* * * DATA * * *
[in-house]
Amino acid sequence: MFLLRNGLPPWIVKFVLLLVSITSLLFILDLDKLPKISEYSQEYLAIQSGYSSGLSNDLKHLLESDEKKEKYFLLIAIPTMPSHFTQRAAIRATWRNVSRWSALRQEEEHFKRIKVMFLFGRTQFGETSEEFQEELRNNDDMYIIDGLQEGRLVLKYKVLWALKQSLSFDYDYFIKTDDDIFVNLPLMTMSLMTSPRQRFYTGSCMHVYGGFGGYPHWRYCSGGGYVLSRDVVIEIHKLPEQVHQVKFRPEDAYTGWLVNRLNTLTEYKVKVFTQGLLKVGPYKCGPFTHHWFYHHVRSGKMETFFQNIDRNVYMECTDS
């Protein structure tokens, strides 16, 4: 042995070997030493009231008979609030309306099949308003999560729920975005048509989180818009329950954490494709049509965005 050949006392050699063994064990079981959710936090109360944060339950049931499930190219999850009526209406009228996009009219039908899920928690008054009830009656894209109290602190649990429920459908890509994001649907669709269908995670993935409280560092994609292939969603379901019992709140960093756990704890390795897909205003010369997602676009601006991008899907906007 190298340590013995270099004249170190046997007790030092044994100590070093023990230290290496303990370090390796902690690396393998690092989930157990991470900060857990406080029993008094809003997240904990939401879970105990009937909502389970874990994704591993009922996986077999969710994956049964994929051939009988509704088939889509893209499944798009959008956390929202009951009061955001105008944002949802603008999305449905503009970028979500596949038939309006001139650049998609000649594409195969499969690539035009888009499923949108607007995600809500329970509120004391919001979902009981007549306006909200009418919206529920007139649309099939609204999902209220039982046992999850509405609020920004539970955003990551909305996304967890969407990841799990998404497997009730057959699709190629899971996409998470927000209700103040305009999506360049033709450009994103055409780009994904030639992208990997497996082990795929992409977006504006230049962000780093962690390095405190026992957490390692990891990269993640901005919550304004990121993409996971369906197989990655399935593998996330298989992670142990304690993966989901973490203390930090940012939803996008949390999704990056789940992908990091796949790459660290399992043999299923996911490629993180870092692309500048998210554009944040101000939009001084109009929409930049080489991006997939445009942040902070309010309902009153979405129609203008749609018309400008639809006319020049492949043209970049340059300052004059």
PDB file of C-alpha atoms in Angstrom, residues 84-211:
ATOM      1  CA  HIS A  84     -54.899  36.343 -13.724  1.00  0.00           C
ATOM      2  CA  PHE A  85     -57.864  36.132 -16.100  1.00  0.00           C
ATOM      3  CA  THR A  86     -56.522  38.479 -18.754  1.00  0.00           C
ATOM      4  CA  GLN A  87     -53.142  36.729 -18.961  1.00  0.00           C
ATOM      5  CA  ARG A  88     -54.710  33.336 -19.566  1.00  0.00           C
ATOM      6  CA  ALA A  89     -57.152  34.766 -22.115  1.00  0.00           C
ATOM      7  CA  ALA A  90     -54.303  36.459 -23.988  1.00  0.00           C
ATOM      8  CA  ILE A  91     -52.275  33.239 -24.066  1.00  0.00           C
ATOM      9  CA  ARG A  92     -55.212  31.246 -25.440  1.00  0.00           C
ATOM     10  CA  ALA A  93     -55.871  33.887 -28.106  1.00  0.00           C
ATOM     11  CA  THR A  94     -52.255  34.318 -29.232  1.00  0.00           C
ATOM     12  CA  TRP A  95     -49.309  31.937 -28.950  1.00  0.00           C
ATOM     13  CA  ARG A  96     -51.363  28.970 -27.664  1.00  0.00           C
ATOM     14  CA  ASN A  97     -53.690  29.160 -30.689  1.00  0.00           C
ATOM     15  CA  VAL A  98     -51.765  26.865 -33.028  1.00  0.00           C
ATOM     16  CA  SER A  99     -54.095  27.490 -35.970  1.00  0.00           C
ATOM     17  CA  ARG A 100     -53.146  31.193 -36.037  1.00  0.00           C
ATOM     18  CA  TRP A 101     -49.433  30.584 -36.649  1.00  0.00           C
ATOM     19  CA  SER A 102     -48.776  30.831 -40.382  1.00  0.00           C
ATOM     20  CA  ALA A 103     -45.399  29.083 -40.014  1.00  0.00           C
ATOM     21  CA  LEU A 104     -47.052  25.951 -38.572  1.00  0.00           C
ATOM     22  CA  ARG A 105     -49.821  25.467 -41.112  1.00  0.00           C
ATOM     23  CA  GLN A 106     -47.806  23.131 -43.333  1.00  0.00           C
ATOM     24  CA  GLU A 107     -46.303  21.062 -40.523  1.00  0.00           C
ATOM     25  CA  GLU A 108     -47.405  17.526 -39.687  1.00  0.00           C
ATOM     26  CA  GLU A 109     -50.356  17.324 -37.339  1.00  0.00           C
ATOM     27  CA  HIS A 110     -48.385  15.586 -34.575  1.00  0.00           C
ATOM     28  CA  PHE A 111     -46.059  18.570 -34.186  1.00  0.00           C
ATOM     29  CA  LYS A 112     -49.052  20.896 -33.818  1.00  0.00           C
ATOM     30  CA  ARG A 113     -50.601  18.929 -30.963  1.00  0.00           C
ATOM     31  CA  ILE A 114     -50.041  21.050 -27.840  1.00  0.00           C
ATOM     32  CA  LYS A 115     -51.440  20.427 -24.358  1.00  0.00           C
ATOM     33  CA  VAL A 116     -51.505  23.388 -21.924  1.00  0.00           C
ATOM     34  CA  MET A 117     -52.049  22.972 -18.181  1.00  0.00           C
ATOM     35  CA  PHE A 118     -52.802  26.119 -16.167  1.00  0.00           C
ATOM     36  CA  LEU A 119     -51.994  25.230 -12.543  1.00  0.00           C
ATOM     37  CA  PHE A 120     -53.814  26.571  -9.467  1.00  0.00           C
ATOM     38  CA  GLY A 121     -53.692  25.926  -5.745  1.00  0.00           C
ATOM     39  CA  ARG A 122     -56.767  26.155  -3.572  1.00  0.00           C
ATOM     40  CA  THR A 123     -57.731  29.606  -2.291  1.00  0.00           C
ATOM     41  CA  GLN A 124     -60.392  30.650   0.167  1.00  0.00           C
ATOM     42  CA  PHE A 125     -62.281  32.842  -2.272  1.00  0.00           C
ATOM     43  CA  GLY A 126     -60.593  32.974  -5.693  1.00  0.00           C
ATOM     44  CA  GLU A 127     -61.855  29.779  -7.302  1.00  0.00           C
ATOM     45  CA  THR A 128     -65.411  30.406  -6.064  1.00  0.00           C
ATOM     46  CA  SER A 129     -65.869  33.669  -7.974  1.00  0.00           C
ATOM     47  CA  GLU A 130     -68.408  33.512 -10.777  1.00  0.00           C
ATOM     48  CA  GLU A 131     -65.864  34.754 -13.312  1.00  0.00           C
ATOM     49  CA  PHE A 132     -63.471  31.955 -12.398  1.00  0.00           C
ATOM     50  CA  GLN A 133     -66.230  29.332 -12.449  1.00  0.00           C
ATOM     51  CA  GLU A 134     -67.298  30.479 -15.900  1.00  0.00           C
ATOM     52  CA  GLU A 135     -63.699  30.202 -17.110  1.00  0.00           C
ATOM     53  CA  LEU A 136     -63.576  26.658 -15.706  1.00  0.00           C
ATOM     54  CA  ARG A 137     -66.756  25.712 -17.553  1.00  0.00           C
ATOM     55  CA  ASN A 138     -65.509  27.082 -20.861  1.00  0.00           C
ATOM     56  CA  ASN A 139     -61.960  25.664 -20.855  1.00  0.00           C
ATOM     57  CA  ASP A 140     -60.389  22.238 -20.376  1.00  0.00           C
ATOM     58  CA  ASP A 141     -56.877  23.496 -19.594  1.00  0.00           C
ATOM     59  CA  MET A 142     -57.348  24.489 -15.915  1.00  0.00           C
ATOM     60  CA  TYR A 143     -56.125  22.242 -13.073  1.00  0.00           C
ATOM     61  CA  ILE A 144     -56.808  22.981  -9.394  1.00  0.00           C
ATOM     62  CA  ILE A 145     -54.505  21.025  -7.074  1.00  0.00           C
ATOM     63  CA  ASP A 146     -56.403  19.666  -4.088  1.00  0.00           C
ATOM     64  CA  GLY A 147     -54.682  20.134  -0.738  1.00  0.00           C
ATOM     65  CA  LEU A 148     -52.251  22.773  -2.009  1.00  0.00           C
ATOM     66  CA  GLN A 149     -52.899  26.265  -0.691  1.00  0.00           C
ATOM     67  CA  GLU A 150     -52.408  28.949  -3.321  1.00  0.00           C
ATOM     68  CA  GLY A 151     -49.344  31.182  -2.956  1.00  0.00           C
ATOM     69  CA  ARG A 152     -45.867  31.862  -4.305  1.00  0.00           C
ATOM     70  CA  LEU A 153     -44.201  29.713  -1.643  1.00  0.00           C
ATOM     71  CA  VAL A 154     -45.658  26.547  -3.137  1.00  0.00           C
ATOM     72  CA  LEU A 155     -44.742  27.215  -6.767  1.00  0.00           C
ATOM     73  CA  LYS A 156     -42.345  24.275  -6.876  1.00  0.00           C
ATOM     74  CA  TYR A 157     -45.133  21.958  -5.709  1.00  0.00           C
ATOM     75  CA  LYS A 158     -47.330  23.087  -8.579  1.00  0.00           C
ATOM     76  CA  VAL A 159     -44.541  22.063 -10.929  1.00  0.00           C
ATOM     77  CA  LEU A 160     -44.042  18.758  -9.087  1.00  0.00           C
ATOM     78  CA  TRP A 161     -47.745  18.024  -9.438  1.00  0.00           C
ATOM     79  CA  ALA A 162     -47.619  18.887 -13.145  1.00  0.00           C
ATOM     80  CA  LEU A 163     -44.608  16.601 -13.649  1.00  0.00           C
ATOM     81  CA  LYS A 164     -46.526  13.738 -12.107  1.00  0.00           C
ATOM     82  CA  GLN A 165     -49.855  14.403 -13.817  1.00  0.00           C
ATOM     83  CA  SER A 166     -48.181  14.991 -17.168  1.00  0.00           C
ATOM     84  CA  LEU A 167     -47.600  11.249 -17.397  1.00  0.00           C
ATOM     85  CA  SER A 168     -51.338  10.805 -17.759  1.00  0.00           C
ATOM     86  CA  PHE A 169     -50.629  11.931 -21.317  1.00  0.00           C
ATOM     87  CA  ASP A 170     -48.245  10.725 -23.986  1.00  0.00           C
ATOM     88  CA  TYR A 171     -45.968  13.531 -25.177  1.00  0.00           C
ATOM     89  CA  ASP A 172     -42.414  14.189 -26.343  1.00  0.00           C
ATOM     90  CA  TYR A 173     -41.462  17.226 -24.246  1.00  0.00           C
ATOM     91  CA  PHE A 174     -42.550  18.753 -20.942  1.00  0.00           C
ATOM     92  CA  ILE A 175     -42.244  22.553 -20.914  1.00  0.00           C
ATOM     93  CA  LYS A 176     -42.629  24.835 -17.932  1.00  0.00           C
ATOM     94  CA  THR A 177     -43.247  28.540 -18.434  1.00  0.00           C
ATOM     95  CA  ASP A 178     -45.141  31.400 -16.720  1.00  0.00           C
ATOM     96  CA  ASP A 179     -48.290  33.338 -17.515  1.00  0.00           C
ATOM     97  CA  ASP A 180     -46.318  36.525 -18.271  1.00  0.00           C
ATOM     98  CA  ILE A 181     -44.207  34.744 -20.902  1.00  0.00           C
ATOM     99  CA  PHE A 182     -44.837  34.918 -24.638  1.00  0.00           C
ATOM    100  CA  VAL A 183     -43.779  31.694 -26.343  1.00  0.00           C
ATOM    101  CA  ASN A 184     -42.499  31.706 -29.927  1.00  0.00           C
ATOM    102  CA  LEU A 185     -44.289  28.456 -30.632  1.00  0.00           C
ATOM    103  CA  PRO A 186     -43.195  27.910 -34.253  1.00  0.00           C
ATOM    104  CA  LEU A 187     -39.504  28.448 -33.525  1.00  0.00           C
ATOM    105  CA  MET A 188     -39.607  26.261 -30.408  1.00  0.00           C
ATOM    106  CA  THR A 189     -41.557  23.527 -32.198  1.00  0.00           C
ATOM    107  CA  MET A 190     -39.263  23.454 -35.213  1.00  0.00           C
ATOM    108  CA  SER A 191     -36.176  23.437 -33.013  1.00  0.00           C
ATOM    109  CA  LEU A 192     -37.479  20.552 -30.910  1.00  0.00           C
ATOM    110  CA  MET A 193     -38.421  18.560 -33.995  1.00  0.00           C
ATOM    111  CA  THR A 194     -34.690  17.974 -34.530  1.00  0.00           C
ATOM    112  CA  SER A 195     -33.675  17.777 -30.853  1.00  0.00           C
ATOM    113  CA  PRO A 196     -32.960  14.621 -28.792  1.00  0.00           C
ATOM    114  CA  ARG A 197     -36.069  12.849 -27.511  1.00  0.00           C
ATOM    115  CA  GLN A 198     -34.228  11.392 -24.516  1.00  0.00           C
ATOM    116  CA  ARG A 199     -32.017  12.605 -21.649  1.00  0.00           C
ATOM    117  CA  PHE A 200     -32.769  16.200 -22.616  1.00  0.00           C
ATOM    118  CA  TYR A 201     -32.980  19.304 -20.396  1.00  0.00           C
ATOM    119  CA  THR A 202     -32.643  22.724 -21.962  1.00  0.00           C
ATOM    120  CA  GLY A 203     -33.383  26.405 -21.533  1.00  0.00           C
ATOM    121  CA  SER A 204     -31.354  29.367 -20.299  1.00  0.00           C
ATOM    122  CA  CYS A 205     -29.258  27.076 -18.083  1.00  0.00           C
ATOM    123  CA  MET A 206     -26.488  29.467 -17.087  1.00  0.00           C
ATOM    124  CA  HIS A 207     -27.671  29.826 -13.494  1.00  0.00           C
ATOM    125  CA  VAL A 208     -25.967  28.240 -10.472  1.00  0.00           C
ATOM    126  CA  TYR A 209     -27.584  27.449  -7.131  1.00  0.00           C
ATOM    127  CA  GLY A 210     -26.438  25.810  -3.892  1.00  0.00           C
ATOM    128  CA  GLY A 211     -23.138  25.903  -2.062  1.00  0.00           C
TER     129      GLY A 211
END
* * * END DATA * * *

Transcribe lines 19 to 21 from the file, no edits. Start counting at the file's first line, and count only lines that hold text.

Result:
ATOM     15  CA  VAL A  98     -51.765  26.865 -33.028  1.00  0.00           C
ATOM     16  CA  SER A  99     -54.095  27.490 -35.970  1.00  0.00           C
ATOM     17  CA  ARG A 100     -53.146  31.193 -36.037  1.00  0.00           C